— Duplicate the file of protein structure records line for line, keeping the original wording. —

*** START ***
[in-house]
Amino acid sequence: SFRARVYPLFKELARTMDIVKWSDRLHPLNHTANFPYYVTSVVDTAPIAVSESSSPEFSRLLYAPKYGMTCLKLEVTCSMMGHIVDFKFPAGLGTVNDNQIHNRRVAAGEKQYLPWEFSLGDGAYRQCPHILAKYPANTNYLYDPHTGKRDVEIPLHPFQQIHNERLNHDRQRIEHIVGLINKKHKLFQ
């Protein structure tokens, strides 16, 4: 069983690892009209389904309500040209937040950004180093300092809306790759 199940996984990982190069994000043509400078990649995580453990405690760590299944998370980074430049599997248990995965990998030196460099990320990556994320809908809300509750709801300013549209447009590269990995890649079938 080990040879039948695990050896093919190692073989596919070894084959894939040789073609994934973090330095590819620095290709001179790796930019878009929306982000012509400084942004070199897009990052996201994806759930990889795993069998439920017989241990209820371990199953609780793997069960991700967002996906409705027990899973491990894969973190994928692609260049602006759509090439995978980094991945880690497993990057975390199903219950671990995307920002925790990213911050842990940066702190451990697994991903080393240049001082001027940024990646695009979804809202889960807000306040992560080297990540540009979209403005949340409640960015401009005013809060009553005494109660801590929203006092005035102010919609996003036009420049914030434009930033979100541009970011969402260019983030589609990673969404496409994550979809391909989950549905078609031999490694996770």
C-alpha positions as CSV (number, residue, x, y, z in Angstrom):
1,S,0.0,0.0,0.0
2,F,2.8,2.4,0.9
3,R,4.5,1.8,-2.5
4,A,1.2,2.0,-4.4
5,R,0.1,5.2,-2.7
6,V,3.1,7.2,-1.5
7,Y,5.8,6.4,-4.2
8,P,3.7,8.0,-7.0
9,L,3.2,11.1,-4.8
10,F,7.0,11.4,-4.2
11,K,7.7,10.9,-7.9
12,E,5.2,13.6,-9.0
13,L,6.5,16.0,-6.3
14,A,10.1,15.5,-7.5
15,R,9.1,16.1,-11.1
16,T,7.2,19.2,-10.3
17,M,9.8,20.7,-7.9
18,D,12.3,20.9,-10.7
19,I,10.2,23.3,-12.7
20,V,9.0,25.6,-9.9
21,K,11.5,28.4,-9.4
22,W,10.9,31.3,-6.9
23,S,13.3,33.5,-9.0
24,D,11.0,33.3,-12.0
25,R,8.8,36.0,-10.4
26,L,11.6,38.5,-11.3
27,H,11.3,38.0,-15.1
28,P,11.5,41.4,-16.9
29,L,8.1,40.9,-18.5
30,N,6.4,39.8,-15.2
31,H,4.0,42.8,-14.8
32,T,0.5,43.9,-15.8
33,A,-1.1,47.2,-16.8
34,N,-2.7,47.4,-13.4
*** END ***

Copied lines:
[in-house]
Amino acid sequence: SFRARVYPLFKELARTMDIVKWSDRLHPLNHTANFPYYVTSVVDTAPIAVSESSSPEFSRLLYAPKYGMTCLKLEVTCSMMGHIVDFKFPAGLGTVNDNQIHNRRVAAGEKQYLPWEFSLGDGAYRQCPHILAKYPANTNYLYDPHTGKRDVEIPLHPFQQIHNERLNHDRQRIEHIVGLINKKHKLFQ
């Protein structure tokens, strides 16, 4: 069983690892009209389904309500040209937040950004180093300092809306790759 199940996984990982190069994000043509400078990649995580453990405690760590299944998370980074430049599997248990995965990998030196460099990320990556994320809908809300509750709801300013549209447009590269990995890649079938 080990040879039948695990050896093919190692073989596919070894084959894939040789073609994934973090330095590819620095290709001179790796930019878009929306982000012509400084942004070199897009990052996201994806759930990889795993069998439920017989241990209820371990199953609780793997069960991700967002996906409705027990899973491990894969973190994928692609260049602006759509090439995978980094991945880690497993990057975390199903219950671990995307920002925790990213911050842990940066702190451990697994991903080393240049001082001027940024990646695009979804809202889960807000306040992560080297990540540009979209403005949340409640960015401009005013809060009553005494109660801590929203006092005035102010919609996003036009420049914030434009930033979100541009970011969402260019983030589609990673969404496409994550979809391909989950549905078609031999490694996770």
C-alpha positions as CSV (number, residue, x, y, z in Angstrom):
1,S,0.0,0.0,0.0
2,F,2.8,2.4,0.9
3,R,4.5,1.8,-2.5
4,A,1.2,2.0,-4.4
5,R,0.1,5.2,-2.7
6,V,3.1,7.2,-1.5
7,Y,5.8,6.4,-4.2
8,P,3.7,8.0,-7.0
9,L,3.2,11.1,-4.8
10,F,7.0,11.4,-4.2
11,K,7.7,10.9,-7.9
12,E,5.2,13.6,-9.0
13,L,6.5,16.0,-6.3
14,A,10.1,15.5,-7.5
15,R,9.1,16.1,-11.1
16,T,7.2,19.2,-10.3
17,M,9.8,20.7,-7.9
18,D,12.3,20.9,-10.7
19,I,10.2,23.3,-12.7
20,V,9.0,25.6,-9.9
21,K,11.5,28.4,-9.4
22,W,10.9,31.3,-6.9
23,S,13.3,33.5,-9.0
24,D,11.0,33.3,-12.0
25,R,8.8,36.0,-10.4
26,L,11.6,38.5,-11.3
27,H,11.3,38.0,-15.1
28,P,11.5,41.4,-16.9
29,L,8.1,40.9,-18.5
30,N,6.4,39.8,-15.2
31,H,4.0,42.8,-14.8
32,T,0.5,43.9,-15.8
33,A,-1.1,47.2,-16.8
34,N,-2.7,47.4,-13.4